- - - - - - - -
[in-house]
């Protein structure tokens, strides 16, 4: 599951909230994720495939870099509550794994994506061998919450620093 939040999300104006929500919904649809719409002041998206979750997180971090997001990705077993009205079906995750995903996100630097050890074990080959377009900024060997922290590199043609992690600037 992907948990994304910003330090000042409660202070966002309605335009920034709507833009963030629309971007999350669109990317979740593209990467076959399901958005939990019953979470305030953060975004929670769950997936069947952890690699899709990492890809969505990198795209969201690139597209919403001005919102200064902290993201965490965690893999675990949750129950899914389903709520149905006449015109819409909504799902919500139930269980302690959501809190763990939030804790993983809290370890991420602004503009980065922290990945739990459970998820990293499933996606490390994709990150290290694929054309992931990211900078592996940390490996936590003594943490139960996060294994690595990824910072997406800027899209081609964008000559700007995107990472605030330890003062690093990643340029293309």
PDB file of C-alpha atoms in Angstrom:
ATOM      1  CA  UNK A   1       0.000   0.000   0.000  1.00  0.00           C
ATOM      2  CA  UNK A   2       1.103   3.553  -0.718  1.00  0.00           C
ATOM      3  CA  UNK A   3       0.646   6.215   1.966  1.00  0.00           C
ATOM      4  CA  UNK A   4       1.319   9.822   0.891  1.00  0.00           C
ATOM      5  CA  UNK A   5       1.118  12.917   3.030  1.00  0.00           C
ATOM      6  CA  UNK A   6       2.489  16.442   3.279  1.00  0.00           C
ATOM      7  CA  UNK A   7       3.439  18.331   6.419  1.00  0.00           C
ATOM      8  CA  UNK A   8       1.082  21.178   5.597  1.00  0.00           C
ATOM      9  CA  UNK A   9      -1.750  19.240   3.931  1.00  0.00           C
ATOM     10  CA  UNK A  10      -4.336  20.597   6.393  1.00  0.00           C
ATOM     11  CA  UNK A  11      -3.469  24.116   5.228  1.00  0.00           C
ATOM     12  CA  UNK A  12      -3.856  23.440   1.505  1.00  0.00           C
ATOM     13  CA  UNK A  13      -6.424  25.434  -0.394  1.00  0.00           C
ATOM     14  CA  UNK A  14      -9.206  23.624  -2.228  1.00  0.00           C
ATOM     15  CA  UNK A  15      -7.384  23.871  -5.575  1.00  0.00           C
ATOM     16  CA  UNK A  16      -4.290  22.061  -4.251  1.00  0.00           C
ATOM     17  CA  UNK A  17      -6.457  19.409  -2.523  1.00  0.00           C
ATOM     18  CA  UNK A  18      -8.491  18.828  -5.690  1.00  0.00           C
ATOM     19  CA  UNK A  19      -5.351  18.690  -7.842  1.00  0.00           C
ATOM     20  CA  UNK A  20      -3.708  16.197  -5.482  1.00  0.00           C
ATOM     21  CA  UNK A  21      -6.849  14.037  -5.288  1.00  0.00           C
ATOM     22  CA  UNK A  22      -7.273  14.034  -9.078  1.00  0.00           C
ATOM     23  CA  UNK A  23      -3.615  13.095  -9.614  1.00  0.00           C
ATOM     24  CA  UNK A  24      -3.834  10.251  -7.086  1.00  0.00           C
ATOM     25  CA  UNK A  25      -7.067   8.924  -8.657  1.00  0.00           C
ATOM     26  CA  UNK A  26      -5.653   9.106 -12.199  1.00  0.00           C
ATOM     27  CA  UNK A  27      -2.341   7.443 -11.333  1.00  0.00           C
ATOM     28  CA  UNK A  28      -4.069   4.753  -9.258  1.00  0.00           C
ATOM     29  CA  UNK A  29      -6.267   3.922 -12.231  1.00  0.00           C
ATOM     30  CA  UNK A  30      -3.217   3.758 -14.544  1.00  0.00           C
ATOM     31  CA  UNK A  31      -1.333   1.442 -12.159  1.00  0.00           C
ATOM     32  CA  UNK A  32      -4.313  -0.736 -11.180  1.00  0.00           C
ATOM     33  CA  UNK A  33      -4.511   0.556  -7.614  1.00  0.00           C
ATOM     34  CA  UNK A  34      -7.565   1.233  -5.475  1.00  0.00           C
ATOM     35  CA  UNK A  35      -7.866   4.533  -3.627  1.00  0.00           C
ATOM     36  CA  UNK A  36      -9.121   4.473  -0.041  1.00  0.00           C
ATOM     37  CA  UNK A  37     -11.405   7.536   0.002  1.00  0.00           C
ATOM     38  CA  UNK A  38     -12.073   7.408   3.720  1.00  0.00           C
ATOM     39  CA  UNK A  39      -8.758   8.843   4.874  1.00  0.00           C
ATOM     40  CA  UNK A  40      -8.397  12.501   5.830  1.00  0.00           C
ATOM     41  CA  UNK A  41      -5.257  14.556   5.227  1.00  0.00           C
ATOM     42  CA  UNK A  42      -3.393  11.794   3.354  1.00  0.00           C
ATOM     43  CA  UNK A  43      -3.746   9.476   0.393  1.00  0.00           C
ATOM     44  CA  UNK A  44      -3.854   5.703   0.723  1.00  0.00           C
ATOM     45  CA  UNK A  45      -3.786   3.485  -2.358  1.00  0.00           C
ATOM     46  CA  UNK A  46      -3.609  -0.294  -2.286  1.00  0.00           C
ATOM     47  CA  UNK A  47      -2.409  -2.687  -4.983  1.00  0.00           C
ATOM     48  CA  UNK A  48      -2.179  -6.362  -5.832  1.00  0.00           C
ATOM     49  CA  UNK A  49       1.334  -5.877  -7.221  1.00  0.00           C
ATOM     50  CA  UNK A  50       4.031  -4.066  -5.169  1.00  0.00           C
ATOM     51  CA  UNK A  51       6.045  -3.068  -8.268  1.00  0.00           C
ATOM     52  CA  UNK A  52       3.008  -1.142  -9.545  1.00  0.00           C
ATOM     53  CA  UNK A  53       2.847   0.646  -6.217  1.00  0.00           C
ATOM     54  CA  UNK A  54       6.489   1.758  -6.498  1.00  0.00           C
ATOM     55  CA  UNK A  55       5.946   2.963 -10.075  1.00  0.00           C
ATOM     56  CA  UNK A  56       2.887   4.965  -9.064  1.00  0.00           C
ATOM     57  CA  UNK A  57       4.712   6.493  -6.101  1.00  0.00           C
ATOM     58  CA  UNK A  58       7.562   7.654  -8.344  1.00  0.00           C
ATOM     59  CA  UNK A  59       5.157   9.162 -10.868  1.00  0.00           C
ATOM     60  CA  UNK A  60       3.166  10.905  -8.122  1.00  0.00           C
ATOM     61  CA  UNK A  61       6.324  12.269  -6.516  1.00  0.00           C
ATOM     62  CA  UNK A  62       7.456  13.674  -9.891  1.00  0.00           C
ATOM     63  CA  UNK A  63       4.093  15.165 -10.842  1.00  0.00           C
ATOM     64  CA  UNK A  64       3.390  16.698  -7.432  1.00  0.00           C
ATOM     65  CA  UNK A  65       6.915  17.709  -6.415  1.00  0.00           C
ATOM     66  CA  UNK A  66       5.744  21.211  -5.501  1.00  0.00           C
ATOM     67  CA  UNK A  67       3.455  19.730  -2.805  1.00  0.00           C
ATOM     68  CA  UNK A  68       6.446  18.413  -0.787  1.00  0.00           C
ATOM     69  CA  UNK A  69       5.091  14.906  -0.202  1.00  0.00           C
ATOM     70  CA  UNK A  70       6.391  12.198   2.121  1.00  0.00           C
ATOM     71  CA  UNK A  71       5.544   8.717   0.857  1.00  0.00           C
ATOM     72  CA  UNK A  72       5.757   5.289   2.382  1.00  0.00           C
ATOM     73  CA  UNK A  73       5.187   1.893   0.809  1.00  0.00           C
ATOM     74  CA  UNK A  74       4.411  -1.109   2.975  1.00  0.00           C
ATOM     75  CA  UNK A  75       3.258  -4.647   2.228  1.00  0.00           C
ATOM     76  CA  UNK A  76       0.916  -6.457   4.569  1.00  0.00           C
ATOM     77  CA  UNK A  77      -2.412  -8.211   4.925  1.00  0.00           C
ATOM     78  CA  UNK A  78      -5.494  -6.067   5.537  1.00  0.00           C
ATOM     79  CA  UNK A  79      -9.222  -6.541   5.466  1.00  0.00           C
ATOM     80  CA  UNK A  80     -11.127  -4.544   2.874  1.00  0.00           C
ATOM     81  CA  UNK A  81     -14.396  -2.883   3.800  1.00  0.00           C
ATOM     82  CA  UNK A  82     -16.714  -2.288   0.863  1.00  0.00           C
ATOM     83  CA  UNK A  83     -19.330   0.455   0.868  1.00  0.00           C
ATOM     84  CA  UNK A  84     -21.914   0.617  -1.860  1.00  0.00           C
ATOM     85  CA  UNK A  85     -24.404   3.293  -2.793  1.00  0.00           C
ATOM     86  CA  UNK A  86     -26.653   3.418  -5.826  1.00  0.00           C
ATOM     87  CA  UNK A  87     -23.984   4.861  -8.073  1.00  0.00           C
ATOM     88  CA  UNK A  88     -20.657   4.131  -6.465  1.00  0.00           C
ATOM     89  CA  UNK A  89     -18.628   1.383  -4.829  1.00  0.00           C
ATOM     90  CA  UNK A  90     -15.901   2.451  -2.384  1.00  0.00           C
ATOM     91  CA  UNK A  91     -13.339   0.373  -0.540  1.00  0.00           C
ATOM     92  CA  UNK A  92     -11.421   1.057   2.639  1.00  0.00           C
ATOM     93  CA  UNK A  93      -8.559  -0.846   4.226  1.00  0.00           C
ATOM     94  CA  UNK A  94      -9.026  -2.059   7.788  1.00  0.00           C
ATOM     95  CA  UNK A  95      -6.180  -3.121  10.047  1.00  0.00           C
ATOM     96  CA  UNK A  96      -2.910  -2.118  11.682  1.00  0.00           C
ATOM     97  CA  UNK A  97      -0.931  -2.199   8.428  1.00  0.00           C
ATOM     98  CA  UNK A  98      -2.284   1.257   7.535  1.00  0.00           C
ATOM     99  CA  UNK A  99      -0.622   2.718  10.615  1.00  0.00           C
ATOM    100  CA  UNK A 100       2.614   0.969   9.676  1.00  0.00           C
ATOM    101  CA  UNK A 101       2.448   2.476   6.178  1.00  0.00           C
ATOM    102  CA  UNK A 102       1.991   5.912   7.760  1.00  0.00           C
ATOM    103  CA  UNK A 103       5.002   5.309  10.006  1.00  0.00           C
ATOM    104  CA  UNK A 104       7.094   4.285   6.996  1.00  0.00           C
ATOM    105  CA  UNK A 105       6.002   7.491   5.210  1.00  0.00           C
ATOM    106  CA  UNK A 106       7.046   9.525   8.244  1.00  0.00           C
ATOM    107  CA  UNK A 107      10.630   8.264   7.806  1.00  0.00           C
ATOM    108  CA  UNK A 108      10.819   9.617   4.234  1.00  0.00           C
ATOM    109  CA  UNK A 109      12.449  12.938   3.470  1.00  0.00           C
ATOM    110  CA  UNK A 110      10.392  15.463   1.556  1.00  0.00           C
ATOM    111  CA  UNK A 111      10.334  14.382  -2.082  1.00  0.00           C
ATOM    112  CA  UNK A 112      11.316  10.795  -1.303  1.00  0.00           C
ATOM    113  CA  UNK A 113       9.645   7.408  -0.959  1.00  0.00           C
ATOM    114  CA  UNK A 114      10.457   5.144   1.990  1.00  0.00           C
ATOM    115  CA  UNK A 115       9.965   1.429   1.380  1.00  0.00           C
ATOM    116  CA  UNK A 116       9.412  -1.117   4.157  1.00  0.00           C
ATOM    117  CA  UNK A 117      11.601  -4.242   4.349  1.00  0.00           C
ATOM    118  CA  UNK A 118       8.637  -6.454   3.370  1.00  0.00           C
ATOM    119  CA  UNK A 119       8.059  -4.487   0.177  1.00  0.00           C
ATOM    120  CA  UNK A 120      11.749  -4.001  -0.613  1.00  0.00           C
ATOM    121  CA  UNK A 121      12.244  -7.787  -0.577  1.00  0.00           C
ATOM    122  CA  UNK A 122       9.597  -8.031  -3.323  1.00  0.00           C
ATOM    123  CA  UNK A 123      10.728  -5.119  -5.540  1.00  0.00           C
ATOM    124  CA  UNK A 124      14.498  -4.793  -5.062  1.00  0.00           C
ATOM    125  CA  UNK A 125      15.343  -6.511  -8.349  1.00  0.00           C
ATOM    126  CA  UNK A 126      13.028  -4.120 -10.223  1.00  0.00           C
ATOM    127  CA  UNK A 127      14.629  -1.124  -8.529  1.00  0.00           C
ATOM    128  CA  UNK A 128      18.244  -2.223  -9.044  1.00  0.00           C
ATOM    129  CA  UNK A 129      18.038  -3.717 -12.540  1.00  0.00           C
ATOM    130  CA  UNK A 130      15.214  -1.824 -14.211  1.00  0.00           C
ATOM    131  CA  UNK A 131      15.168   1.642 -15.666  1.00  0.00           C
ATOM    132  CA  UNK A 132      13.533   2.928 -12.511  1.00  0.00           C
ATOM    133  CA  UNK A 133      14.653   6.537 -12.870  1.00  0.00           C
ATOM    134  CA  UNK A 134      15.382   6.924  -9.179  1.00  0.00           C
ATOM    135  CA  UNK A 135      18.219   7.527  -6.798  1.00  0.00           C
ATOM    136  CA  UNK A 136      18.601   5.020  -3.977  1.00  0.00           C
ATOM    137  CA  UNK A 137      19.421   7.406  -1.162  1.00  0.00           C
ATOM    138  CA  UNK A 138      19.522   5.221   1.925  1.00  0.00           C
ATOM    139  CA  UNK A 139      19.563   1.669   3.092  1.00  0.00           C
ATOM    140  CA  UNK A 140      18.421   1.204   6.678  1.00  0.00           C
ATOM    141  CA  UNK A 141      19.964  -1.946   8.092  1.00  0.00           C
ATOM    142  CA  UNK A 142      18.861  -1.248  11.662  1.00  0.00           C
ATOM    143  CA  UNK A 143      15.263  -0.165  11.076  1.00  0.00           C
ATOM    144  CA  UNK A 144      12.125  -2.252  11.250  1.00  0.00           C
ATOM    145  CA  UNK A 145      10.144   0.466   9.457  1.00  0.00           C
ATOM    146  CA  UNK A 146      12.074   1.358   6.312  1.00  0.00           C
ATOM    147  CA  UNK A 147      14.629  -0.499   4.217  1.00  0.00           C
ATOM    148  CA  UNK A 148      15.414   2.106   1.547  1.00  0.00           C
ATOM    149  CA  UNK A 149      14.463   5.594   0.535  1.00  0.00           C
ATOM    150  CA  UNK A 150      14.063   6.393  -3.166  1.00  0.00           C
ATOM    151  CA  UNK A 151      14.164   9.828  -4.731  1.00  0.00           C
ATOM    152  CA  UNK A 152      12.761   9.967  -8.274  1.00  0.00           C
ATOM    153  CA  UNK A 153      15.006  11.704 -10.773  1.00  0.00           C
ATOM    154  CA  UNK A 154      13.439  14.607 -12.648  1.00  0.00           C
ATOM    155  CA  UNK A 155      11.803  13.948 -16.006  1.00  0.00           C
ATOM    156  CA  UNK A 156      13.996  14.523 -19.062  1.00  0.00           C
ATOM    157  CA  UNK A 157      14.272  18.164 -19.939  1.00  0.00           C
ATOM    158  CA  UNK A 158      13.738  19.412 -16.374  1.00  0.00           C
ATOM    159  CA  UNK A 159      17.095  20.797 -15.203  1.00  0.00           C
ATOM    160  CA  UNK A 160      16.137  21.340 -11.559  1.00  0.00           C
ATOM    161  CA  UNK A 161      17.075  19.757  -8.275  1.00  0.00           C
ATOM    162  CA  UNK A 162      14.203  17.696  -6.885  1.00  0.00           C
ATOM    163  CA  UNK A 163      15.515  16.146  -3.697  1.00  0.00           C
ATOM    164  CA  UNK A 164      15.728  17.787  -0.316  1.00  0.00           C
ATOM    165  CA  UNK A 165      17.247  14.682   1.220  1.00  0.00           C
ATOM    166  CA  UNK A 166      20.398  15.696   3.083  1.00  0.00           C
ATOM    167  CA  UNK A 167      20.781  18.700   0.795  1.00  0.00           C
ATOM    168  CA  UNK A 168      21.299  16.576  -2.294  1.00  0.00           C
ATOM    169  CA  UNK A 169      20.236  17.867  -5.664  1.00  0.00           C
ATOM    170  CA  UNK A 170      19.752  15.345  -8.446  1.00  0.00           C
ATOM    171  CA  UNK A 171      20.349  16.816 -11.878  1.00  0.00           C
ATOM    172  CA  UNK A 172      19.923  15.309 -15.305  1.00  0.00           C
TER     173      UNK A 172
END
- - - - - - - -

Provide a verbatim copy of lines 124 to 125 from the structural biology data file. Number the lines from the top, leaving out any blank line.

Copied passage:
ATOM    121  CA  UNK A 121      12.244  -7.787  -0.577  1.00  0.00           C
ATOM    122  CA  UNK A 122       9.597  -8.031  -3.323  1.00  0.00           C